NOTE: If you plan to submit to the NIH or to a funding agency that has anything to do with human health, we strongly recommend that you order this version.
National Science Foundation – FastLane Version
This edition has been updated to comply with the revised version of the Proposal and Award Policies and Procedures Guide (PAPPG) effective for all proposals due on or after January 28, 2019, and any other 2019 changes. Changes include updates to the: EAGER and RAPID language; resubmission of declined NSF proposals; formatting, subawards, biosketch synergistic activities language clarification, and the Collaborators and Other Affiliations template. Additionally, all previous changes to comply with the PAPPG are included, as well as information about the Intellectual Merit section and Budget Justification. All URLs and screenshots have also been updated.
NOTE: If you plan to submit to the NSF or any agencies that cover similar mission areas, we strongly recommend that you order this version.
Principles and fundamentals of good proposal writing are emphasized, together with specific tips on Integrated Projects, use of the SF424 application format, and electronic submission through Grants.gov. The Workbook provides a clear, useful outline for creating the first draft of the proposal. If you plan to submit to the USDA or to agencies that cover similar mission areas, we strongly recommend that you order this version.
Successful Proposals to Any Agency
This workbook was revised in September 2016. The grant applications of most agencies contain basically the same sections – only the specific names for the sections and the order in which they appear in the application are different. In addition, the principles and fundamentals of good proposal writing are the same for all agencies. We have written a ‘generic' workbook that can be used to write a proposal to any granting agency. It walks the applicant through the preparation of each section and is meant to be complemented by the specific instructions of the agency that is being targeted. If you plan to submit a grant proposal to a humanities or arts agency, or something similar, then we suggest this version. However, if your research is related to any of the types of research indicated in the first three categories, we strongly suggest that you order one of those.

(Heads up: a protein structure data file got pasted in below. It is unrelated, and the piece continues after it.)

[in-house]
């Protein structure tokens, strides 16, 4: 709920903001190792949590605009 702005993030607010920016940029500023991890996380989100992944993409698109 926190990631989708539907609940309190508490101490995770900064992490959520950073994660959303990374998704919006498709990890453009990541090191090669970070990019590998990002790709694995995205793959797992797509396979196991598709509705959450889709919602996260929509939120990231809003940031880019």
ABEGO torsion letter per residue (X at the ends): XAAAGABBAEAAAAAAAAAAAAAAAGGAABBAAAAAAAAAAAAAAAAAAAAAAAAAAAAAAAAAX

About our Facilitator:
Dr. John Robertson holds a Doctorate in Pharmacology/Toxicology and has been an Associate Member at Grant Writers’ Seminars & Workshops since 2010. In 2017 he became the Managing Member. He has been the recipient of competitive extramural funding from both the NIH and non-federal sources. He has authored 30 peer-reviewed journal articles and three book chapters. In addition, he has been a member of grant review panels, a reviewer for a number of biomedical journals, and served on editorial boards. He has also been routinely recognized for excellence in teaching.